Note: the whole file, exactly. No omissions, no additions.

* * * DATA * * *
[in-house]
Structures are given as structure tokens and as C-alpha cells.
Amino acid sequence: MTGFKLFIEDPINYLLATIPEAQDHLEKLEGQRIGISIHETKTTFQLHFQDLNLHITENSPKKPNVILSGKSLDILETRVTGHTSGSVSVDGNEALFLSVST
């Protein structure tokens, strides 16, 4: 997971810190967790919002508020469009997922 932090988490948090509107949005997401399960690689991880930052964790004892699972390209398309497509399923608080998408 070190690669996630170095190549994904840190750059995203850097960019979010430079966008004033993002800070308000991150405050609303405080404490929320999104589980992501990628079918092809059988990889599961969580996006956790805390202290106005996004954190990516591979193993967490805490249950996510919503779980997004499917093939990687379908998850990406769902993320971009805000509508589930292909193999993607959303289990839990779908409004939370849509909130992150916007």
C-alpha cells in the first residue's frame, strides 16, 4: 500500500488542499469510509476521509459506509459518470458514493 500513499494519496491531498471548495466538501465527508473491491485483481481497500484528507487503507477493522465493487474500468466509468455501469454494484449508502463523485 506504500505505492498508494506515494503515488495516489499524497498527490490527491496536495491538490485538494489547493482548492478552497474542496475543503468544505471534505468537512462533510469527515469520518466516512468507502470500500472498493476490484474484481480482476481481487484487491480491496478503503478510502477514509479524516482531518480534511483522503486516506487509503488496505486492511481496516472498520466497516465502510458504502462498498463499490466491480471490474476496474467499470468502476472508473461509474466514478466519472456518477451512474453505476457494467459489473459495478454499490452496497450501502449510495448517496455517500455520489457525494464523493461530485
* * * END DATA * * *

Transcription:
[in-house]
Structures are given as structure tokens and as C-alpha cells.
Amino acid sequence: MTGFKLFIEDPINYLLATIPEAQDHLEKLEGQRIGISIHETKTTFQLHFQDLNLHITENSPKKPNVILSGKSLDILETRVTGHTSGSVSVDGNEALFLSVST
């Protein structure tokens, strides 16, 4: 997971810190967790919002508020469009997922 932090988490948090509107949005997401399960690689991880930052964790004892699972390209398309497509399923608080998408 070190690669996630170095190549994904840190750059995203850097960019979010430079966008004033993002800070308000991150405050609303405080404490929320999104589980992501990628079918092809059988990889599961969580996006956790805390202290106005996004954190990516591979193993967490805490249950996510919503779980997004499917093939990687379908998850990406769902993320971009805000509508589930292909193999993607959303289990839990779908409004939370849509909130992150916007």
C-alpha cells in the first residue's frame, strides 16, 4: 500500500488542499469510509476521509459506509459518470458514493 500513499494519496491531498471548495466538501465527508473491491485483481481497500484528507487503507477493522465493487474500468466509468455501469454494484449508502463523485 506504500505505492498508494506515494503515488495516489499524497498527490490527491496536495491538490485538494489547493482548492478552497474542496475543503468544505471534505468537512462533510469527515469520518466516512468507502470500500472498493476490484474484481480482476481481487484487491480491496478503503478510502477514509479524516482531518480534511483522503486516506487509503488496505486492511481496516472498520466497516465502510458504502462498498463499490466491480471490474476496474467499470468502476472508473461509474466514478466519472456518477451512474453505476457494467459489473459495478454499490452496497450501502449510495448517496455517500455520489457525494464523493461530485